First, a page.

It is time that U.S. policy makers and stakeholders (citizens) get real about relations with some foreign governments. This old saying applies: “If it waddles, quacks and looks like a duck, it’s probably a duck.”
China’s aggressive military buildup, unholy alliances with radical Islam, infiltration of Latin America to control natural resources, and cyber-warfare against U.S. defense and commercial interests are dangerous but largely ignored threats to national security. China is building its first viable Navy in the modern era. In October 2006, a Chinese submarine stalked a U.S. battle group and surfaced within torpedo firing range before being detected. China now has a Russian-origin wake homing torpedo (Shkval-2 or Squall) that goes over 235 mph under water in addition to high-precision, anti-ship ballistic missiles that make the U.S. fleet floating targets.
The Department of Defense, however, has not successfully addressed these problems because there is no simple answer that is politically acceptable. (Also recognize that military people who do not pilot weapons of war or who are “boat rockers” never get to lead the pack.) China now has over 1,300 long-range precision-strike weapons, ground-launched cruise and anti-ship ballistic missiles available for war. China has a decisive military edge in this arena and is a threat to U.S. national security. Further, it is known that the Chinese military has plans and the capability to mount cyber attacks to cripple the American electricity distribution grid within minutes.
However, this is not an article on military vulnerabilities. It is more about our country’s issues as they apply to readers’ industrial interests. So let me introduce connections between U.S. national security interest and industry, especially about frictions in U.S.-China relations. Let us first get a current and historical look at reality.
Until the current recession, U.S. manufacturing sectors were setting performance records. Manufacturing as a share of the economy peaked in 1953 but has shrunk annually as a part of the total, due only to the rise of the services sectors. America still makes high-value products (machinery, airplanes, medical devices, pharmaceuticals and biotech items) accounting for 21.4% of global manufacturing compared to 13.4% from China.
Most Americans are not aware that one-third to half of the reported value of imports from China ignores value added by U.S. industry, overstating the Chinese “value content” by 100-200%. A metric that is politically important and widely mentioned in the media is the number of U.S. jobs lost – manufacturing jobs peaked in 1979 at 19.4 million and have trended downward ever since. Between 1995 and 2004, China lost over 15 million manufacturing jobs; the U.S. lost two million. However, politicians and the media neglect to report that the two national manufacturing sectors are highly complementary. U.S. inputs tend to occur early in the manufacturing cycle with product conception, branding and engineering, while the Chinese do the mid stages of fabrication and assembly. Americans finish the cycle with logistics, retailing and after-sale service.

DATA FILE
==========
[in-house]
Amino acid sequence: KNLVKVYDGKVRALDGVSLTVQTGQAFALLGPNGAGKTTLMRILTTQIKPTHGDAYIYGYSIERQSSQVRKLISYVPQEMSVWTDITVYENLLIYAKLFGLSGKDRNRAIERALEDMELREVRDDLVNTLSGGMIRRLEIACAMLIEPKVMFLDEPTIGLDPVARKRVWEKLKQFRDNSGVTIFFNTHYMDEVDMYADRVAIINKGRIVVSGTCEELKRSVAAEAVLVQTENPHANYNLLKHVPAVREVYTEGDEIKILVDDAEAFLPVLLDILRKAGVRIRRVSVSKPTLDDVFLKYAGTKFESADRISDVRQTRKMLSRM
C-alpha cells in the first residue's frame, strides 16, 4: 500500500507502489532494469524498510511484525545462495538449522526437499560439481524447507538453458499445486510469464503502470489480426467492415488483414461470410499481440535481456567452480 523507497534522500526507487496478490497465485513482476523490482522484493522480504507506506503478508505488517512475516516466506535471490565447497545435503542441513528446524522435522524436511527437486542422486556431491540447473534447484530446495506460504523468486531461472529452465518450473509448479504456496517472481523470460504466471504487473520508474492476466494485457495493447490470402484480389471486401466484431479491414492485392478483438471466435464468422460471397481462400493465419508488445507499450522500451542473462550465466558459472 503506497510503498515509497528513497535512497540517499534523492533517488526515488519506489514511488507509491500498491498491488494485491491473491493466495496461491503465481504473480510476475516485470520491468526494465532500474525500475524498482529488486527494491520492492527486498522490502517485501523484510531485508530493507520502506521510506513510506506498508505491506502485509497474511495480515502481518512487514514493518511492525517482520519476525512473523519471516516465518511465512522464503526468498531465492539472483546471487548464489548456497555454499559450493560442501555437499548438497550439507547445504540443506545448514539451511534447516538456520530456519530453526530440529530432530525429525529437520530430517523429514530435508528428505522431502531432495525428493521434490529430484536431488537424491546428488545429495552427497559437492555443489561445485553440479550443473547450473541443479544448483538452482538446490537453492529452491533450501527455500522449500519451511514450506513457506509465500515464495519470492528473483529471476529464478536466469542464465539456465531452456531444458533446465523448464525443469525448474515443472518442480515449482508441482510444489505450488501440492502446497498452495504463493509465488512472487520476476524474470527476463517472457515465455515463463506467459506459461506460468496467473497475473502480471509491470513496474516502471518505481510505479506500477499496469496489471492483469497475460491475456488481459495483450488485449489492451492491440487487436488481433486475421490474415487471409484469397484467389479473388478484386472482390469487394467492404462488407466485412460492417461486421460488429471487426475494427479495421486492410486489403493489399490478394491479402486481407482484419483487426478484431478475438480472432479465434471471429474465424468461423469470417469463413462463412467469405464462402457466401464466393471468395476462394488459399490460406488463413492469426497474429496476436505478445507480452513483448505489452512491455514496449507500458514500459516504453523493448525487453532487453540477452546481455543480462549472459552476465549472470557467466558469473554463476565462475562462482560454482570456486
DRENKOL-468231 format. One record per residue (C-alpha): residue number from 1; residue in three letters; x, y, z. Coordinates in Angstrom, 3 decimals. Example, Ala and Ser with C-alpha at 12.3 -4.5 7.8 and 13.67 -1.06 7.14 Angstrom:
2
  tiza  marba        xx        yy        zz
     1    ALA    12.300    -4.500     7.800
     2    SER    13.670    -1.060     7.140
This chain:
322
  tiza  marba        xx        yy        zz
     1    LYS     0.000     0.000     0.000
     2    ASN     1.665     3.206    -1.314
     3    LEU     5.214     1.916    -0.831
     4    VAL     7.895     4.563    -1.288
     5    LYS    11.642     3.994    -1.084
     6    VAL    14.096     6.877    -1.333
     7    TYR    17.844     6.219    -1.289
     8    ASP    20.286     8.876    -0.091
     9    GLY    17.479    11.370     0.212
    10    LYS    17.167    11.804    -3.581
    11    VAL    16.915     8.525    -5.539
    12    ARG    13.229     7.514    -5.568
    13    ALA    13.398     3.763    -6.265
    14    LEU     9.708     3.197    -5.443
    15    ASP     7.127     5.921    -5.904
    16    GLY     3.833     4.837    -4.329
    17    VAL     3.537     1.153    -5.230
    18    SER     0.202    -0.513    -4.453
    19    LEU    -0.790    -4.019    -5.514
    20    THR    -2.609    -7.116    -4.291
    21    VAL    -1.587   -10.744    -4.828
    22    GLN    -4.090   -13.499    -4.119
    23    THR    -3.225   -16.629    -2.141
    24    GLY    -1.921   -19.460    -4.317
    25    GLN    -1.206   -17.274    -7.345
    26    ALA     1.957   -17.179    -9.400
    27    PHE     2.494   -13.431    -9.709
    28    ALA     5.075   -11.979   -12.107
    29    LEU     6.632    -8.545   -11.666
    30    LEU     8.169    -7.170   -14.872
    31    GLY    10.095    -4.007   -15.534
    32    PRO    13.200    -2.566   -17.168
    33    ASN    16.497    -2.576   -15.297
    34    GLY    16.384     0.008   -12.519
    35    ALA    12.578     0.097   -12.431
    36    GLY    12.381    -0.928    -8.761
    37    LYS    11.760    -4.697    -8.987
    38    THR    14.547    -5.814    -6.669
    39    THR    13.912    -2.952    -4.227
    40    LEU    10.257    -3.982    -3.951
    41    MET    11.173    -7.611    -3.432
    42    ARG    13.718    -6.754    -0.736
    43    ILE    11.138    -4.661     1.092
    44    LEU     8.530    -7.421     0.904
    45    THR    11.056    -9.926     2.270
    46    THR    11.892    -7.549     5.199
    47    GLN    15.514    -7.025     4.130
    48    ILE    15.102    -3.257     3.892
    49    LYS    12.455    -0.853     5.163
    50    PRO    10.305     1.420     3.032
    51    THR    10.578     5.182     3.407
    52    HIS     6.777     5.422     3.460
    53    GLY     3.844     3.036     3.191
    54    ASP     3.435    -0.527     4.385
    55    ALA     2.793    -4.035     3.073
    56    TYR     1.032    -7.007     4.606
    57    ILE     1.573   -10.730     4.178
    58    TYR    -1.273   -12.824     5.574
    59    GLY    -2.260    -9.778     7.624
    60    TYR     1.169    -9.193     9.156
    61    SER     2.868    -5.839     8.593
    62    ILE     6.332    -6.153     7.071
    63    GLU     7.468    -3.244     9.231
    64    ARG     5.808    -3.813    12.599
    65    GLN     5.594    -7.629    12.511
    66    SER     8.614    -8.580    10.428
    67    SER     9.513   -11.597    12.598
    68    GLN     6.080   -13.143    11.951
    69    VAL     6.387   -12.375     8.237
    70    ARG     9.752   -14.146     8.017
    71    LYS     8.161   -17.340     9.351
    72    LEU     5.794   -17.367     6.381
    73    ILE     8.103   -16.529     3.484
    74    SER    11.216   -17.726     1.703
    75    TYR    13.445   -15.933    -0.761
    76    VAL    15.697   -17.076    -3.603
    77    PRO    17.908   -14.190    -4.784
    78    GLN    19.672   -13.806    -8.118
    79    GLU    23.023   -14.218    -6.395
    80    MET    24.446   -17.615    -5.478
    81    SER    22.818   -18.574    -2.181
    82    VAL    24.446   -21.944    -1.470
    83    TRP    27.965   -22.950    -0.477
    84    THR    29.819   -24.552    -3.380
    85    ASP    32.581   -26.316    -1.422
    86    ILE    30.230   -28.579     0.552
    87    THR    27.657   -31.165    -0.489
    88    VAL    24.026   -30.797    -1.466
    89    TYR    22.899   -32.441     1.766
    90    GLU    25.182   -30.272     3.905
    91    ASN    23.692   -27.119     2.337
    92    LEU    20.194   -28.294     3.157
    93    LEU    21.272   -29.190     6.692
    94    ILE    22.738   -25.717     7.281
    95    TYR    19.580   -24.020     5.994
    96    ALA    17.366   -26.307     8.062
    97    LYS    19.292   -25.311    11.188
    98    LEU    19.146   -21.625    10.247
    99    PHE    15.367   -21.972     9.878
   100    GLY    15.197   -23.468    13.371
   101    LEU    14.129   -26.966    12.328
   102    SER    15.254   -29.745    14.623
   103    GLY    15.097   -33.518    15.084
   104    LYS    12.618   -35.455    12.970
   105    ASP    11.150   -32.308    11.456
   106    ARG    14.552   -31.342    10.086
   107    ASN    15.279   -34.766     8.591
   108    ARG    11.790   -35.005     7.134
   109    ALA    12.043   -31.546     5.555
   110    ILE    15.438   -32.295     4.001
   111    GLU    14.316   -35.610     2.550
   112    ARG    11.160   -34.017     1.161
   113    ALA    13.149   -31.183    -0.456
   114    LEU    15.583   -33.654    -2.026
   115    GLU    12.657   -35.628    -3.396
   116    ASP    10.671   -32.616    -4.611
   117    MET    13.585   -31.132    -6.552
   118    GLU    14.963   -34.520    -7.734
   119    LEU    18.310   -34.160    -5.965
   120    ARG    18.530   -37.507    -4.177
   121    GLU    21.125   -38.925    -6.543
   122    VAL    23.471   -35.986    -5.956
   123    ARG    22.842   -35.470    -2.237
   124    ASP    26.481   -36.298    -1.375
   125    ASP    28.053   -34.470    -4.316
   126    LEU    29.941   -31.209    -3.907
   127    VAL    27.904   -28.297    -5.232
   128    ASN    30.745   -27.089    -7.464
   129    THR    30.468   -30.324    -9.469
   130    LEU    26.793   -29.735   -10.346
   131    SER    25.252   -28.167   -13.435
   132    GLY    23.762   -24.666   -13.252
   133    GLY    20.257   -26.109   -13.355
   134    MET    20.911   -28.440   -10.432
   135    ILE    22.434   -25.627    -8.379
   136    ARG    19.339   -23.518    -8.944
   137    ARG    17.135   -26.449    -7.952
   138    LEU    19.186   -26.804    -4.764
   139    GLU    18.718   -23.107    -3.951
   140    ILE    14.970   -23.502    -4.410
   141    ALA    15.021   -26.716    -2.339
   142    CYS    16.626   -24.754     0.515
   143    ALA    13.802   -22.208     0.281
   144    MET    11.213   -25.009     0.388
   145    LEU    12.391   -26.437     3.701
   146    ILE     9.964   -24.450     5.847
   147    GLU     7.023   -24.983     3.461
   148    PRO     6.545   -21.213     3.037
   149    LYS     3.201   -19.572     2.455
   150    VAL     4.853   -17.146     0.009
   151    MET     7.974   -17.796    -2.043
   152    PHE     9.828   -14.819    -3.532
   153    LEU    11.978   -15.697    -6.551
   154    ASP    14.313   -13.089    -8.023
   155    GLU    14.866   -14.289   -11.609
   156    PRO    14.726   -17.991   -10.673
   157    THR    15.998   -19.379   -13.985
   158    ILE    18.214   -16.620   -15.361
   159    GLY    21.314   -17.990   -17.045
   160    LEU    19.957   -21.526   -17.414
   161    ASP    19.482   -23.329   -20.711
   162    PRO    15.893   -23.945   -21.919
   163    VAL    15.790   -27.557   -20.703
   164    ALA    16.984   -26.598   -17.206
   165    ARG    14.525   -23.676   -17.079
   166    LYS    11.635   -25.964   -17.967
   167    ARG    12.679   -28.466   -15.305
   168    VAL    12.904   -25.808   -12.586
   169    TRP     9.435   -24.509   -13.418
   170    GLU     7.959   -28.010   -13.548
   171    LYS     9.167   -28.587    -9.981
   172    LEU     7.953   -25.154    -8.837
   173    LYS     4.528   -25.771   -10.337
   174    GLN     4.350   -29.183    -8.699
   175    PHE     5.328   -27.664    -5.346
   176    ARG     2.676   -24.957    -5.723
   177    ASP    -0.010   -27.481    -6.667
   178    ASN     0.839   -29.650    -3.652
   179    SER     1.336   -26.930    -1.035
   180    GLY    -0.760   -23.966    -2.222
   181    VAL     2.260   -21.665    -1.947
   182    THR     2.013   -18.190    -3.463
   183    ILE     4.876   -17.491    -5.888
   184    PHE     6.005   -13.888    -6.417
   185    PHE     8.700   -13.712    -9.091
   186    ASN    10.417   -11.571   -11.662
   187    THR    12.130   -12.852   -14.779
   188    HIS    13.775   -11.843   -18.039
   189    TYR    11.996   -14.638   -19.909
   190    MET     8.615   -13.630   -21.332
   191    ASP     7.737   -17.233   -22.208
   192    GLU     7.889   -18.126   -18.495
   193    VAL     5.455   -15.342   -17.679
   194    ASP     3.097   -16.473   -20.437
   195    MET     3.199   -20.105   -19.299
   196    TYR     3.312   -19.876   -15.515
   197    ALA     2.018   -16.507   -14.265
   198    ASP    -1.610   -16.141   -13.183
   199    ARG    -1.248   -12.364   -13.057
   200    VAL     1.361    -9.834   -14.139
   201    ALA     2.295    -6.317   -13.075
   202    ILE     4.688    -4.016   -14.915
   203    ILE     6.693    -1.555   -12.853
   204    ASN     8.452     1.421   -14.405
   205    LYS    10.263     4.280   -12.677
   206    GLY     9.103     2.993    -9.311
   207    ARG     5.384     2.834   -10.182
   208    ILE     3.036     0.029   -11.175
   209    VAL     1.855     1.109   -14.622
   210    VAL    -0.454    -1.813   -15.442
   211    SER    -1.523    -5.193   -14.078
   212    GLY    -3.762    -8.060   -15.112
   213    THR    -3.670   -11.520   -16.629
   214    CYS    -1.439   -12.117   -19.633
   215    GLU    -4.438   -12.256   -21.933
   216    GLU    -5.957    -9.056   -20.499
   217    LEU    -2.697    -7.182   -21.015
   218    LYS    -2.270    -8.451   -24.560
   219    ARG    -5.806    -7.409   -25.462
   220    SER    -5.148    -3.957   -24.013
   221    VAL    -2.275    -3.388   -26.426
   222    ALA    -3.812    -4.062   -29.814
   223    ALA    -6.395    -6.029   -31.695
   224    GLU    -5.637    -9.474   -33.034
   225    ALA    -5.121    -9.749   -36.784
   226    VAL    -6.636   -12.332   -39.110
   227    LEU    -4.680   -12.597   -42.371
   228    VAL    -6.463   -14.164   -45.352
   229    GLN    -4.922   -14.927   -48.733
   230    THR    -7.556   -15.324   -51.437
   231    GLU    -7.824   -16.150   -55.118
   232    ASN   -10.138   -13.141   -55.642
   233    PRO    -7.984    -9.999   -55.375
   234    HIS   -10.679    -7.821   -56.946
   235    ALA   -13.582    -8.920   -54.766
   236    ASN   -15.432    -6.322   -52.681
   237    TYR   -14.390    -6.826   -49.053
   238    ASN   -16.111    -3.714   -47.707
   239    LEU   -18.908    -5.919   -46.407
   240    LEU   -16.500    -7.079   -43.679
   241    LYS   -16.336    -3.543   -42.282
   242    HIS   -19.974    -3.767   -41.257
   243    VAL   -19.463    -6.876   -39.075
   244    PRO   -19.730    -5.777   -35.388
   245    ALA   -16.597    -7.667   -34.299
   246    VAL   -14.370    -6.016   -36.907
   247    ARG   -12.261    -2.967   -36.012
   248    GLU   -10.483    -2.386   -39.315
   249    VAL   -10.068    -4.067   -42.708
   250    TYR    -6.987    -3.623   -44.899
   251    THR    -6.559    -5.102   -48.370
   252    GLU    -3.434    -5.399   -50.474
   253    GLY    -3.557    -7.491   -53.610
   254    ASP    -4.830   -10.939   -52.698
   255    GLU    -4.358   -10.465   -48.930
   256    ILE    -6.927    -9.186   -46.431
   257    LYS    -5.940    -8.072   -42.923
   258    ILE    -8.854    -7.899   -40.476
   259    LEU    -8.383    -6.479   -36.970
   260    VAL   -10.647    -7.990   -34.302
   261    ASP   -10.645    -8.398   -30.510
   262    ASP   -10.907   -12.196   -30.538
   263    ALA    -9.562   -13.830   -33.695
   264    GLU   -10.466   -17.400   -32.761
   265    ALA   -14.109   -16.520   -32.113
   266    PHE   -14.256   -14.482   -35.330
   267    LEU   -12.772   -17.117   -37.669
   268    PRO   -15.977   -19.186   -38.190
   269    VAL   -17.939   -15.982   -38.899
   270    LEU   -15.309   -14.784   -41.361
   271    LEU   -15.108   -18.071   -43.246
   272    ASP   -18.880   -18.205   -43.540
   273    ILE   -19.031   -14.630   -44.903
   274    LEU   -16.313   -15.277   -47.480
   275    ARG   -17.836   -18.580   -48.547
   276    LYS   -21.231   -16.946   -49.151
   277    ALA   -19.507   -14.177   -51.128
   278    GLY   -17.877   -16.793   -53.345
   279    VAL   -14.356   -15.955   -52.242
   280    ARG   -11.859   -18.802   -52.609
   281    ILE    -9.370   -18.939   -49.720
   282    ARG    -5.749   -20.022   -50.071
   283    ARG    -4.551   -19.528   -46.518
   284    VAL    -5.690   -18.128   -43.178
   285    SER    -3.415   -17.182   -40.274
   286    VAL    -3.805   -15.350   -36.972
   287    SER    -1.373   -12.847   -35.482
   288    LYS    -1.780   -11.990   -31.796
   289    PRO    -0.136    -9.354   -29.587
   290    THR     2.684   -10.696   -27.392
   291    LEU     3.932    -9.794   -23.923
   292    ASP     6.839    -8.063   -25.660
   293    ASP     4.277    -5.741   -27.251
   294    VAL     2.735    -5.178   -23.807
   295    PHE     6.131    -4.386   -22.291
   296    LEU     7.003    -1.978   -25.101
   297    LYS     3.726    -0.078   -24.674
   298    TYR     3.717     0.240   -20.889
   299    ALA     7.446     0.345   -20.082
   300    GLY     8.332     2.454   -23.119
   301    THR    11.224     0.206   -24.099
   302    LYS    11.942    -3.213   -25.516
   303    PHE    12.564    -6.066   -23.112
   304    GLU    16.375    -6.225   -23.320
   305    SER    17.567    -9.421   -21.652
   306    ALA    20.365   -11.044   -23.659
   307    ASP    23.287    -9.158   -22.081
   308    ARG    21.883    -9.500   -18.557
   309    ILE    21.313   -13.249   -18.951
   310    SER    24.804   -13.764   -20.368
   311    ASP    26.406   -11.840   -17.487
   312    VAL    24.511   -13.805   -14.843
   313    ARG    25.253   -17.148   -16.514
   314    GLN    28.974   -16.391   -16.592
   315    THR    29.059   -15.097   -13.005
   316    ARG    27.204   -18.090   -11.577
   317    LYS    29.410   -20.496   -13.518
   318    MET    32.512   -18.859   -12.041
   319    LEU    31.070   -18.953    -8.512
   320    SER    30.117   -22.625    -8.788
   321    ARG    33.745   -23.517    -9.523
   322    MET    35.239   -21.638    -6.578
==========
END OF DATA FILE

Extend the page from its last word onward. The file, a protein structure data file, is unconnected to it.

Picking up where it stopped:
A major complaint is that currency manipulation undervalues the renminbi (RMB), but evidence indicates that the large U.S. trade deficits would not be reduced with RMB appreciation. In the three years between 2005 and 2008 the RMB appreciated 21% against the dollar, but U.S. trade deficits increased 33%. It must also be recognized that making an artificial RMB appreciation reduces U.S. relative real incomes. More importantly, there is no way to know how to assess RMB value. American economists and politicians cannot truly equilibrate the RMB and dollar.
The U.S. has been the major power against officially accepting China as a market economy. U.S. policy roles ignore the fact that half to two-thirds of Chinese exports are tied to mostly imported materials and, further, that another 20-25% RMB appreciation would diminish the value of the near $1 trillion debt held by China, something the U.S. government has encouraged China to provide to finance America’s reckless spending.
Finally, remember that China only has $1.2 billion in direct U.S. investments. The U.S., meanwhile, has direct foreign investments including $454 billion in the U.K., $260 billion in Japan, $259 billion in the Netherlands, $221 billion in Canada, $211 billion in Germany, $64 billion in Australia, $16 billion in Korea and $1.7 billion in Russia. China is not trying to buy an equity position in America.
It is obvious to me that U.S. policy makers and industry, who express a selfish interest to “level the playing field” (as is often expressed), have a lot to learn. American interests are best served by maintaining an industrial trading partner in China while keeping a clear eye on what that relationship means regarding national security and our self-made financial debacle. America cannot have it both ways. China is a security and economic threat now, but they are not an industrial adversary.
The U.S. should accept China as an equivalent industrial and trading partner while remembering they are a national-security threat to America. Have a nice day.IH
A Realistic Look at China
July 8, 2010